Watching Brief, Cheltenham
Border Archaeology carried out a programme of Watching Brief (Archaeological Observation) with respect to the redevelopment of the former Engineering site in Cheltenham.
Watching brief (Archaeological Observation)Location: Cheltenham
- Little evidence of prehistoric activity has been recorded within the vicinity of the study area, although Palaeolithic remains were reported during sewage works in 1854 approximately 150m S of the site near Alstone Mill.
- Several Roman coin finds are recorded in the wider vicinity of Stoneville Street and a cemetery comprising long stone-built chests containing bones, glass bottles, vases and coins were reported during the 1820s at the brick works in the area of St. James Square. However, no clear evidence of Roman occupation has thus far come to light within the vicinity of the proposed ground works.
- The first documentary reference to Cheltenham appears in the account of a dispute between the bishops of Worcester and Hereford which was heard at the Council of Cloveshoe in AD 803. Both had claimed the right to the revenues of a monastery at Celtanham (Cheltenham), the precise location of which remains unknown. No further references occur until the Domesday survey, when Cheltenham is recorded as Crown land.
Merrett’s 1834 Map of Cheltenham shows the area and depicts the White Hart Inn and adjacent wine vaults, with orcharding and a coal & stone wharf to the SW adjoining Bloomsbury Street, with little evidence of residential development at that time. However, at some time between 1860 and 1880, the orcharding and coal & stone wharf had been completely swept away and rows of narrow terraced housing built, represented by Stoneville Street and, further to the S, Bloomsbury Street, as shown on the OS 1st edition 25 inch map of 1880. The eastern part of the study area was subsequently impacted by the construction of the GWR Cheltenham and Honeybourne Railway in 1906.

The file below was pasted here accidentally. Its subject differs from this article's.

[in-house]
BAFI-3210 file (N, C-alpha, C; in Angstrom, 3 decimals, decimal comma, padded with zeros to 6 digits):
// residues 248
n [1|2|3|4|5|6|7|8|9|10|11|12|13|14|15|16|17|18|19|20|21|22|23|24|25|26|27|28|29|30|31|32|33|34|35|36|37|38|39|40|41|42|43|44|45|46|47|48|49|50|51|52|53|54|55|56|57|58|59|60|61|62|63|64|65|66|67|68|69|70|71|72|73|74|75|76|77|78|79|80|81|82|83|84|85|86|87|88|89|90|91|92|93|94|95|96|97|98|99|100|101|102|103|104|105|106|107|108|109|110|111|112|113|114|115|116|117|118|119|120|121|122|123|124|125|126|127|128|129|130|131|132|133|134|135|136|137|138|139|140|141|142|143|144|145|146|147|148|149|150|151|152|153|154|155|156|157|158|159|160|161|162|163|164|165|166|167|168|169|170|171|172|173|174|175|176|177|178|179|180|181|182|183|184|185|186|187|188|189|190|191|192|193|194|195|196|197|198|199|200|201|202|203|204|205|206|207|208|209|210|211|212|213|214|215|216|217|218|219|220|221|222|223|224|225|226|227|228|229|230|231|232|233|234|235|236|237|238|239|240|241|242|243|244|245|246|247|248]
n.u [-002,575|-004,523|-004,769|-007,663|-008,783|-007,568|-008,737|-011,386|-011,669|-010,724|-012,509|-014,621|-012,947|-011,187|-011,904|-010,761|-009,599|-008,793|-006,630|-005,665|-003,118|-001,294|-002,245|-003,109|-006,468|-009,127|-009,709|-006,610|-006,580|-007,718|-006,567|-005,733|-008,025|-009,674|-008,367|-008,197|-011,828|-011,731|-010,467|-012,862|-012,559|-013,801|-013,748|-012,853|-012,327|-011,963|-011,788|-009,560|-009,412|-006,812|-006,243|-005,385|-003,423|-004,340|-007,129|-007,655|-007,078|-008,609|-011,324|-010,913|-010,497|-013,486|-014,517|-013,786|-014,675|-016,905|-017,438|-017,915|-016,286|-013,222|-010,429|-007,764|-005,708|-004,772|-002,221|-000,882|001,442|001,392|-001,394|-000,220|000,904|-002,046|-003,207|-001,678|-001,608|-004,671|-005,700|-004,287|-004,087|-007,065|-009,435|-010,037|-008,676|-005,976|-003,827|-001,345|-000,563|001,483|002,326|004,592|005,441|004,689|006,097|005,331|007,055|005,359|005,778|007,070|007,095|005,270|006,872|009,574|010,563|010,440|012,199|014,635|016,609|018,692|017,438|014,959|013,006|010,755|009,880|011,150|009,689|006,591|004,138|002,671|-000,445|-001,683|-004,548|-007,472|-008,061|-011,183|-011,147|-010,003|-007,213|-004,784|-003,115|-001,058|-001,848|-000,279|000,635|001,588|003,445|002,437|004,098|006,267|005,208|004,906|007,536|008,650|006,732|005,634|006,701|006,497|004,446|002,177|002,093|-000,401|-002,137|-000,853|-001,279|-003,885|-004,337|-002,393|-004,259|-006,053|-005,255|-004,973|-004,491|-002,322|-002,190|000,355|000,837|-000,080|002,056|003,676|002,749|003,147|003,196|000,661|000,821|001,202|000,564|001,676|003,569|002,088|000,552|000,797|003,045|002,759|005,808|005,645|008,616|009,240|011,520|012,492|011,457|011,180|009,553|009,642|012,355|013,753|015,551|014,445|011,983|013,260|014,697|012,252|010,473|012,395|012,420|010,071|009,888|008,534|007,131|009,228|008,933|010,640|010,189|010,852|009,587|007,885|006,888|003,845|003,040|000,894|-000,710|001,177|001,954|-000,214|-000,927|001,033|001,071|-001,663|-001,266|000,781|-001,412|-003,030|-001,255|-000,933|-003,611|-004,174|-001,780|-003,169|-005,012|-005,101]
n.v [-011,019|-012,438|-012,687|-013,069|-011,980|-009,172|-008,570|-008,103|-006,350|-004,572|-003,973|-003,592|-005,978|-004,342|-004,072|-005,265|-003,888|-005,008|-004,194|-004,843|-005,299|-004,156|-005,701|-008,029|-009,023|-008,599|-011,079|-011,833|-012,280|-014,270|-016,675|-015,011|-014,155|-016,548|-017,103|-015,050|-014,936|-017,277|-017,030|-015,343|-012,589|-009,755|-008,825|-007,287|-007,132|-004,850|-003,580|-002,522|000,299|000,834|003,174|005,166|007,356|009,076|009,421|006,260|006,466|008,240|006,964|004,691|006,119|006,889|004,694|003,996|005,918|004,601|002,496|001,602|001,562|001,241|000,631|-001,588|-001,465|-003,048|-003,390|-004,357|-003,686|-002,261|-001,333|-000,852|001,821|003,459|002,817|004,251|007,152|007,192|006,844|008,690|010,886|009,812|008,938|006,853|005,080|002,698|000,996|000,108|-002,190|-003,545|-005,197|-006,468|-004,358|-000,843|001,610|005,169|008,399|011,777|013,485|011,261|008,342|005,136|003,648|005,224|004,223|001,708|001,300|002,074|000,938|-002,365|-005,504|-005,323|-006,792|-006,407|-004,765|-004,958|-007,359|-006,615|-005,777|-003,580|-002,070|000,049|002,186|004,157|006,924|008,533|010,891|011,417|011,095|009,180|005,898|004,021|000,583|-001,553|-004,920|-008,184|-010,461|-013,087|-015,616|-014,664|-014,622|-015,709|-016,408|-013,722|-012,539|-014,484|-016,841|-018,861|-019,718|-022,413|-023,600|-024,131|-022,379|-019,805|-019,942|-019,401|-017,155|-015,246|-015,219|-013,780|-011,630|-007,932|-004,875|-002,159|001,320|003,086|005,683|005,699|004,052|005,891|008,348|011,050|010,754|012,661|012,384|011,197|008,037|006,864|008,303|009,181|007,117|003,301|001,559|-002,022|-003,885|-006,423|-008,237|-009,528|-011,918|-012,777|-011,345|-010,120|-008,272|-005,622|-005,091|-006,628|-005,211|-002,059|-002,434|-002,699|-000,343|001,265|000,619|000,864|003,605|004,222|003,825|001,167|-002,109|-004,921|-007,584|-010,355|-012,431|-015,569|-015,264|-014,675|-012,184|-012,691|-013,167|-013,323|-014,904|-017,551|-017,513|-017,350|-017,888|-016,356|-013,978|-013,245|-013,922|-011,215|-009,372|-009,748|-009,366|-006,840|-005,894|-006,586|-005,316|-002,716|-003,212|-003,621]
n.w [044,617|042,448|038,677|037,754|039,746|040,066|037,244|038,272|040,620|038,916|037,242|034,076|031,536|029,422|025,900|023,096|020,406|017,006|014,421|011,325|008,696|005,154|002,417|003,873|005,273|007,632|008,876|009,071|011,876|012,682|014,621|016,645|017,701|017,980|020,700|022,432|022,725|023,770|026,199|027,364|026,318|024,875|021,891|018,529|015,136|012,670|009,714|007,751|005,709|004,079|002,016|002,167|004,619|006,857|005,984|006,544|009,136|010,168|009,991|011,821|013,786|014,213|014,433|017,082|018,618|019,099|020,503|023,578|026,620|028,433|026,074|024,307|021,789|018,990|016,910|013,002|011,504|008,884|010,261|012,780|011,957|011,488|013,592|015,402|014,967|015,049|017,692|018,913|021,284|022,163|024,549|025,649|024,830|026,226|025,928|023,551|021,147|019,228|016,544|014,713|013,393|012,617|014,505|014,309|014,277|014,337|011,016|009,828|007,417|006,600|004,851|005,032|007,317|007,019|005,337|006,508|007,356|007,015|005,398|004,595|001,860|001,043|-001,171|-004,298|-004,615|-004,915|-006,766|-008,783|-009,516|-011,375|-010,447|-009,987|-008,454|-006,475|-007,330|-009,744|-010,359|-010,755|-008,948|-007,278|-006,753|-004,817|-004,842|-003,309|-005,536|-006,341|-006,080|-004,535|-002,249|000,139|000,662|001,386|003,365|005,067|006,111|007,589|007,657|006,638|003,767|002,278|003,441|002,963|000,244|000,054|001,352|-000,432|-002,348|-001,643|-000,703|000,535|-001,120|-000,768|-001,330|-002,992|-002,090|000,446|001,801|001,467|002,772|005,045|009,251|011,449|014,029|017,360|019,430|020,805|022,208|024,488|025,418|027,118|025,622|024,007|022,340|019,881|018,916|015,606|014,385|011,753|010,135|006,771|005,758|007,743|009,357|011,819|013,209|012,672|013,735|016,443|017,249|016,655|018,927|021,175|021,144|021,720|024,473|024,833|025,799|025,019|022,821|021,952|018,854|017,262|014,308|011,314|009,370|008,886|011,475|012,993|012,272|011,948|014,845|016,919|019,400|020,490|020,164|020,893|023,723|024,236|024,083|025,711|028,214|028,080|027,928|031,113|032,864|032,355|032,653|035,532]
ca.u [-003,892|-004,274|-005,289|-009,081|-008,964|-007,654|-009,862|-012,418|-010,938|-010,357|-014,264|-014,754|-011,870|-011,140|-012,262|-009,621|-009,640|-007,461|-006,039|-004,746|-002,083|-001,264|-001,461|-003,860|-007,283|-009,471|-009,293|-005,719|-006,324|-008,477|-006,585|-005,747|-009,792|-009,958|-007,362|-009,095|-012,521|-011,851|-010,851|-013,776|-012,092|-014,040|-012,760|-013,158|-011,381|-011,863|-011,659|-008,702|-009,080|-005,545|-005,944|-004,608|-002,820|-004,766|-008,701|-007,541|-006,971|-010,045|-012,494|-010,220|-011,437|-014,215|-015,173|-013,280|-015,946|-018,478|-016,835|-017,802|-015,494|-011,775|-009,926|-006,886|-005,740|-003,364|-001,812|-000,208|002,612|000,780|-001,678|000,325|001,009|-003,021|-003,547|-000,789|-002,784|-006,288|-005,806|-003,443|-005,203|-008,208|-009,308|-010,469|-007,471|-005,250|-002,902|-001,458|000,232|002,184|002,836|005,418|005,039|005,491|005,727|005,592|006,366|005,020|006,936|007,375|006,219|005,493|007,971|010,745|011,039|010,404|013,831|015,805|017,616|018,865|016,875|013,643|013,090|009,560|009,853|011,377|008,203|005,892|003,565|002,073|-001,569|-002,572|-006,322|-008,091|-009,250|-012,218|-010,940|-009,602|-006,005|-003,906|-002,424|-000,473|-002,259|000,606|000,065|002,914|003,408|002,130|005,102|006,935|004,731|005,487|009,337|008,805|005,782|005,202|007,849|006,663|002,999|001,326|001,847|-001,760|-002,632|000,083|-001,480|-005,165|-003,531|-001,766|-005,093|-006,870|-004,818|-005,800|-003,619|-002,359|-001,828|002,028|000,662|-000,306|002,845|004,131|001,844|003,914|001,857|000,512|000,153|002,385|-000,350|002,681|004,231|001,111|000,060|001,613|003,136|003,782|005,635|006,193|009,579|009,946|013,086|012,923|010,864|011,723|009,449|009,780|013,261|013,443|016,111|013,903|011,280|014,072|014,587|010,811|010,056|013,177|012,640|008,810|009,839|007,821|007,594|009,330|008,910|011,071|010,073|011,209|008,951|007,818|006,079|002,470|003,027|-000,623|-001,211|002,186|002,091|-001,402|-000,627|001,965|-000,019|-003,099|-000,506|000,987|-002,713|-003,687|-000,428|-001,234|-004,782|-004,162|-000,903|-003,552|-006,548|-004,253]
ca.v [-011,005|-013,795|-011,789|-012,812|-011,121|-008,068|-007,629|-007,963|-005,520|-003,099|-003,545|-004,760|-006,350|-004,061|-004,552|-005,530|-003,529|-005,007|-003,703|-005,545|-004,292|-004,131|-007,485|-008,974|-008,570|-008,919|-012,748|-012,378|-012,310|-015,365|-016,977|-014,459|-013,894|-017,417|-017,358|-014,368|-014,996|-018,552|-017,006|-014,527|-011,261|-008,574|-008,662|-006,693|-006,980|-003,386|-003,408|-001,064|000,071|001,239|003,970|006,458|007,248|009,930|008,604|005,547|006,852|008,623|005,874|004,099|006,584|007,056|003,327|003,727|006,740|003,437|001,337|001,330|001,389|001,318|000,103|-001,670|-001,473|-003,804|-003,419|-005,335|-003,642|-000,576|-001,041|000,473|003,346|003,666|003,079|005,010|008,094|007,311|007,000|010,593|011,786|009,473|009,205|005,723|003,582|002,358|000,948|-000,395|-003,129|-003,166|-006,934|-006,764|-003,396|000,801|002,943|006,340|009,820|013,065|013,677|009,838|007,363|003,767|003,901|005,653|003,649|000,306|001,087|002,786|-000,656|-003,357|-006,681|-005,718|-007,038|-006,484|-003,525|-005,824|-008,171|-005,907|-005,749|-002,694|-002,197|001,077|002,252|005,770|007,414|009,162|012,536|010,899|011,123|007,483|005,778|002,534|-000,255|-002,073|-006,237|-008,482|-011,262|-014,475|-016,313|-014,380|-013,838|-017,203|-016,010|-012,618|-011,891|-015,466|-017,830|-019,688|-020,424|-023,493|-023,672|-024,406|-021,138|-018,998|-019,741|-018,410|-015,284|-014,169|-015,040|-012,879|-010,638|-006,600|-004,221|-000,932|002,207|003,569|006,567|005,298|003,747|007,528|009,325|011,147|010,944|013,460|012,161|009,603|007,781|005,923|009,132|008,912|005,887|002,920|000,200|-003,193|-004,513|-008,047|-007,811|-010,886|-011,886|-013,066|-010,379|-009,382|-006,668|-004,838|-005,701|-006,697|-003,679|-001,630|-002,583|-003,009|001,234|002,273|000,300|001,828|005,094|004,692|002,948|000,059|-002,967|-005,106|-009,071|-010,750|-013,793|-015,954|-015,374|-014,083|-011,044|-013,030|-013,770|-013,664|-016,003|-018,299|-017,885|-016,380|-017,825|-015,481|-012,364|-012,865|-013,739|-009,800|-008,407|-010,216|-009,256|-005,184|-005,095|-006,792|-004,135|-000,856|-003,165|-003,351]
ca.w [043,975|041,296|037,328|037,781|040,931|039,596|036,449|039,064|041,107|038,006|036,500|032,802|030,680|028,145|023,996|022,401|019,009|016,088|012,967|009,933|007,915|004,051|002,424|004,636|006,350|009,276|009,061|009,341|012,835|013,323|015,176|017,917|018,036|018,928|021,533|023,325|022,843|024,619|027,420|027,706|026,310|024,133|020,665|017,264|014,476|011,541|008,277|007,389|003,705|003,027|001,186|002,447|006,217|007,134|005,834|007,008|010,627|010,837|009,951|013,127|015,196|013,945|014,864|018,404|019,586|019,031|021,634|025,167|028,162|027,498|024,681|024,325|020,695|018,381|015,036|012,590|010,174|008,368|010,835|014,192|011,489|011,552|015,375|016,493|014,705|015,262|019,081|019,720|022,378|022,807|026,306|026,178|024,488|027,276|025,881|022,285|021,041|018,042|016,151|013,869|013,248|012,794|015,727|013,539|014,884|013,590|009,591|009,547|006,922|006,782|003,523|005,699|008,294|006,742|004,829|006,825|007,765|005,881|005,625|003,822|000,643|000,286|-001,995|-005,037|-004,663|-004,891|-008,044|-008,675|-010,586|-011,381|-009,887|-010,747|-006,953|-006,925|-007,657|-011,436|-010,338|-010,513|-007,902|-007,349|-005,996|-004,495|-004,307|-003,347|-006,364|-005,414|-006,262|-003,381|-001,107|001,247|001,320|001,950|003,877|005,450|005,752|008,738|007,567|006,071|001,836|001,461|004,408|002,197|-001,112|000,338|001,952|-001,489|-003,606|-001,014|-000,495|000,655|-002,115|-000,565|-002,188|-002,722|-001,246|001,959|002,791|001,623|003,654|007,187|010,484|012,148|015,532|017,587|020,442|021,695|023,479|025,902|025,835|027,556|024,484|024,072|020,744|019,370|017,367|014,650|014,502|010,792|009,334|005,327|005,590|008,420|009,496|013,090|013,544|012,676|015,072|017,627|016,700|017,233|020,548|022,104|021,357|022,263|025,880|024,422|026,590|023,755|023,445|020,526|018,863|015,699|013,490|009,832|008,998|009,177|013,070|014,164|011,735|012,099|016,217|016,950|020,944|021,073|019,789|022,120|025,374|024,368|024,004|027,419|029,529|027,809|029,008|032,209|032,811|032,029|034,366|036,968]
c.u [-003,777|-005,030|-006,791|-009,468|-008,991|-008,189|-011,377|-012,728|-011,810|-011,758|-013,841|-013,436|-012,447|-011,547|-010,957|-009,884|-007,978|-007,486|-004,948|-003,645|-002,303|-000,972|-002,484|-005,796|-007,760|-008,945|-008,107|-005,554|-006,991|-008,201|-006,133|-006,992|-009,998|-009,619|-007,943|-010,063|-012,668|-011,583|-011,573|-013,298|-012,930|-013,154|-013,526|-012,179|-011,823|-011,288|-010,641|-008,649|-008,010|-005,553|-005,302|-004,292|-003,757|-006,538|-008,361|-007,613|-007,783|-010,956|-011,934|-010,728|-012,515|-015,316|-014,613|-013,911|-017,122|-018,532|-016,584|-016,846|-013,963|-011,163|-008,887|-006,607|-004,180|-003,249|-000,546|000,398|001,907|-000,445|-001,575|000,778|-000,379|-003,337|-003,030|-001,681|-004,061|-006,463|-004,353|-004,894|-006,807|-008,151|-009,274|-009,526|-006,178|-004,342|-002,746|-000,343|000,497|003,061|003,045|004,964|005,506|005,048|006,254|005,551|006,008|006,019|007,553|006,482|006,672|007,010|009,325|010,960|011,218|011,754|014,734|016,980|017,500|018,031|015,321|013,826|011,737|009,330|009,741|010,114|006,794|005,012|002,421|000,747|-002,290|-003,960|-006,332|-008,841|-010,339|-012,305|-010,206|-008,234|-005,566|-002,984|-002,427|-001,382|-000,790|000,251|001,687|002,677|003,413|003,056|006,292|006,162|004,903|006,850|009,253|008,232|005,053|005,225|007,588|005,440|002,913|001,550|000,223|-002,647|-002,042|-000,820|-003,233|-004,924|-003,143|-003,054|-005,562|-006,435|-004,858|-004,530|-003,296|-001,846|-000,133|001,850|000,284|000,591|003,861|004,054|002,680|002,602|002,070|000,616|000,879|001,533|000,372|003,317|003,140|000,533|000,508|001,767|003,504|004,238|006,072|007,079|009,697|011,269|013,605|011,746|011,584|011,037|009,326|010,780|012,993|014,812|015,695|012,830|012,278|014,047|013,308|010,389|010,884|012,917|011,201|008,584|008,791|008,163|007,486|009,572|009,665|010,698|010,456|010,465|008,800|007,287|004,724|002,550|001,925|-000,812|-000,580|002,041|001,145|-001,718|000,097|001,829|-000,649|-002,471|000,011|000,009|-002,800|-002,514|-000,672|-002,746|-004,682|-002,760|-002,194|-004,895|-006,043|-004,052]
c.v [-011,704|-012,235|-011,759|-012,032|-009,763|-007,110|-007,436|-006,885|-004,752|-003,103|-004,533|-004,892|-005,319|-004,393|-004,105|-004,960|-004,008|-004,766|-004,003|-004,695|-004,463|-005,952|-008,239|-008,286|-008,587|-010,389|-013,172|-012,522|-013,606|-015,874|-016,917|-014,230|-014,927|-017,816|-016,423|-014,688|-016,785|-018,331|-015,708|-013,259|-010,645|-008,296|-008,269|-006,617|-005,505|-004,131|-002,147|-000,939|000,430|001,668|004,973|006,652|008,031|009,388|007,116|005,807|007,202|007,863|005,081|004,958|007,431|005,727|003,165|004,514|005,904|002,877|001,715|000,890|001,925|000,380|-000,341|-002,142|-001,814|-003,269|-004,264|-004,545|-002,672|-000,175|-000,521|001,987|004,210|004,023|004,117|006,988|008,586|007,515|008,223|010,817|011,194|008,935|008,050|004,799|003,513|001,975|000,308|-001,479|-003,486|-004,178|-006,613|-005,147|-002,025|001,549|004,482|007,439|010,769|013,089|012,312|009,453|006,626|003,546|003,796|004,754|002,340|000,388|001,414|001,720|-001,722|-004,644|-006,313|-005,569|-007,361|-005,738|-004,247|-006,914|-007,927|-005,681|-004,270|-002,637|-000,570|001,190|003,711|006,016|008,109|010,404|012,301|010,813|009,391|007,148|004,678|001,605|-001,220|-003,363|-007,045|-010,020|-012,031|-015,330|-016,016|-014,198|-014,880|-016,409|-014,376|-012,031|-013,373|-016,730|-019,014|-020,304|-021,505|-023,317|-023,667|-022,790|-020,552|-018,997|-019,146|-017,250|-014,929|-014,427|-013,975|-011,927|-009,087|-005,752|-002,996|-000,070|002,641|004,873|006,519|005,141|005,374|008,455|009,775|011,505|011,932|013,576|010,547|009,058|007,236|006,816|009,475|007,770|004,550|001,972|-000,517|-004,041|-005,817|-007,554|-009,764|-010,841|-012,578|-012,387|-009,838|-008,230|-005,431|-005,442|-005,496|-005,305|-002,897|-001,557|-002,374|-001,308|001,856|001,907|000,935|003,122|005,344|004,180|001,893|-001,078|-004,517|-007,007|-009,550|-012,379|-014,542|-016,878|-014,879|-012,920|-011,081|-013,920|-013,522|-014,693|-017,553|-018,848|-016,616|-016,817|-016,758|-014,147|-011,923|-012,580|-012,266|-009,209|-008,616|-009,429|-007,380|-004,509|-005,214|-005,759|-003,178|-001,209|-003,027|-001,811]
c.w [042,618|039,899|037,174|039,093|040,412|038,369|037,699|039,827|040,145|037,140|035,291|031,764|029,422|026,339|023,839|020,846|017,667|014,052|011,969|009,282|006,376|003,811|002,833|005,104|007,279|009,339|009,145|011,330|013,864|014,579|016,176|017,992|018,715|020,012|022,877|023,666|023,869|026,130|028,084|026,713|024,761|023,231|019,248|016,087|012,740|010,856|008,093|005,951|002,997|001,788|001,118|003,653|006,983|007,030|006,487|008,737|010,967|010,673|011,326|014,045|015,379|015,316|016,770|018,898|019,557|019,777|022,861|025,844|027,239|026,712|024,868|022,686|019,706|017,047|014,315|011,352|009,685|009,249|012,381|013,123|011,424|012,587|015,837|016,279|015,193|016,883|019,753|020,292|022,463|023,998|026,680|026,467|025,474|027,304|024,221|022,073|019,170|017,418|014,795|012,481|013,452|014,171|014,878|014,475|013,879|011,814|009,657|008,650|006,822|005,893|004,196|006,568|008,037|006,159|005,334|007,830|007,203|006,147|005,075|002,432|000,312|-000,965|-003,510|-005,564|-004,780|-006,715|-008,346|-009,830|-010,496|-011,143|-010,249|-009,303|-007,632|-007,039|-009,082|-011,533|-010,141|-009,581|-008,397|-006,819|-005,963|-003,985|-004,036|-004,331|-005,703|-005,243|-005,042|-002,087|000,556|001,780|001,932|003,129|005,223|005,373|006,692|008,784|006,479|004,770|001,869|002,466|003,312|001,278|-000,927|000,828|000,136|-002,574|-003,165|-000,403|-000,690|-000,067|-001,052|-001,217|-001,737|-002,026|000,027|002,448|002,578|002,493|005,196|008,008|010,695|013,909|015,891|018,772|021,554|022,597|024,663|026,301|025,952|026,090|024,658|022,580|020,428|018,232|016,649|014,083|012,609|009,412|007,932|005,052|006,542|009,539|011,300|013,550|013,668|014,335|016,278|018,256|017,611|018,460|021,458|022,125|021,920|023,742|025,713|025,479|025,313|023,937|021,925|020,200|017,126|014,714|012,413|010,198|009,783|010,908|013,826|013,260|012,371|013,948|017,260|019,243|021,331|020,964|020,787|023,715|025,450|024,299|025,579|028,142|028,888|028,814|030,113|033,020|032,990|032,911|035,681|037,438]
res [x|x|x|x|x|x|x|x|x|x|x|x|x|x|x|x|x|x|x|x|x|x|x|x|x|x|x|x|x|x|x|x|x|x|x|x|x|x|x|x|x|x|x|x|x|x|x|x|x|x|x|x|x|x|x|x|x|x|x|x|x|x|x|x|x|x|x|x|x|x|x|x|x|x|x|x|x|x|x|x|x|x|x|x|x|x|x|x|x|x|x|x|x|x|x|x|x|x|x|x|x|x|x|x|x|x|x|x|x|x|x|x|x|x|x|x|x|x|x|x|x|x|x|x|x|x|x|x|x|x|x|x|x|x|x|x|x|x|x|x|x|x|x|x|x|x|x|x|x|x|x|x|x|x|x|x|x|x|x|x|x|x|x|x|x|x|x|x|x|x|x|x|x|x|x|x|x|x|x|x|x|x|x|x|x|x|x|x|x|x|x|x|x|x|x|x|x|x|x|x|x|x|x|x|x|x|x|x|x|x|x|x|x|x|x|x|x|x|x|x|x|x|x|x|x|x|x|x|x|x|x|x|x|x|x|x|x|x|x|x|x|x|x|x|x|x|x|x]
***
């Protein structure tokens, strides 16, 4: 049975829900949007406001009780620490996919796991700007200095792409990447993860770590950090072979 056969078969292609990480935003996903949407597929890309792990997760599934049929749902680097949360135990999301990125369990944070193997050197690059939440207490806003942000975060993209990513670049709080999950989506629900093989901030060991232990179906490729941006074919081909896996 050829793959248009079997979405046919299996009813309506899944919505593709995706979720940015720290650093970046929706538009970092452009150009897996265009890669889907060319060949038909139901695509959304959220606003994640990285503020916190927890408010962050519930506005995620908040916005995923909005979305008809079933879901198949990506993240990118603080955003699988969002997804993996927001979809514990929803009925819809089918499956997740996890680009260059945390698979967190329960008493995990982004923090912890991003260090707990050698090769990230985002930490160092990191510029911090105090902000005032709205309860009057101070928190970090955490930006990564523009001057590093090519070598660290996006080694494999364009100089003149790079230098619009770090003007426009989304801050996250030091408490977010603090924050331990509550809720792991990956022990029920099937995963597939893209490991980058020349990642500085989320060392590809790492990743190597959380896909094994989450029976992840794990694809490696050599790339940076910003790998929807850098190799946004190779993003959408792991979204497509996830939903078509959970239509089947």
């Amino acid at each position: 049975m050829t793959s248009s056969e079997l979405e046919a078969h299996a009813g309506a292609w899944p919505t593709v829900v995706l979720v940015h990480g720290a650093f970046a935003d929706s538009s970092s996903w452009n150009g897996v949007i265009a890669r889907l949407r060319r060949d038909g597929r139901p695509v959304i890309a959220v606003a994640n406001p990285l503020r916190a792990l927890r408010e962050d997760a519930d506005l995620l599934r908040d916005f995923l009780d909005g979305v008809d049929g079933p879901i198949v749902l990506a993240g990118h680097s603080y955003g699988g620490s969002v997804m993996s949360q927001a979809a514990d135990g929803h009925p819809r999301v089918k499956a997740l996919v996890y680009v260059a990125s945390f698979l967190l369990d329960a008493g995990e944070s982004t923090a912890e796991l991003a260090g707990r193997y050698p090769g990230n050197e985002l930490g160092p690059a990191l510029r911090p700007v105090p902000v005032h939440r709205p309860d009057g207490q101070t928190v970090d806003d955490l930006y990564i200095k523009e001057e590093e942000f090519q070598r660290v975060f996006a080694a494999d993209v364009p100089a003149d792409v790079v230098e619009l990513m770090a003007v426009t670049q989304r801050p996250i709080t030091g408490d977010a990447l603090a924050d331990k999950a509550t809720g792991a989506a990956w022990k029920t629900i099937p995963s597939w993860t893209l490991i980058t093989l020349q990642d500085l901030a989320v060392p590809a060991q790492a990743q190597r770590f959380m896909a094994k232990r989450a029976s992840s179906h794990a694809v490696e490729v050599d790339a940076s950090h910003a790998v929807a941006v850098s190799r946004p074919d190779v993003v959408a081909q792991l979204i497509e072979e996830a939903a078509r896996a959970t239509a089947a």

Stoneville Street suffered a direct hit during a major bombing raid in Cheltenham on 11th December 1940, killing 10 people and demolishing most of the mid-19th century terraced housing on both sides of the street. A plan of Cheltenham city centre dated 1965 shows the terraced housing along the N side of Stoneville Street had been completely destroyed and replaced by a T-shaped building used as a Scout Hall.
The ground works were limited in extent comprising a single drainage trench excavated alongside the existing railway abutment wall and approximately 0.4m from its base. This offered little opportunity to investigate the character of below-ground deposits across the site generally and much of the material excavated consisted of deposits of Cheltenham sand & gravel, with modern deposits found to directly overlie the natural substrate in places. Evidence of brick and slate demolition debris was also revealed, possibly relating to structures shown on historic mapping to have previously occupied the site. Limited exposure of the railway abutment wall was attained, with evidence of foundation cut tentatively identified in places; a concrete & brick foundation structure (102) was also revealed relating either to the railway abutment or to the former engineering works.
No evidence of the medieval settlement activity identified to the NE on the neighbouring site at Gloucester Road (BA 2008) was revealed and it is confirmed that no significant archaeological deposits were adversely affected by the ground works required in preparation for the proposed development.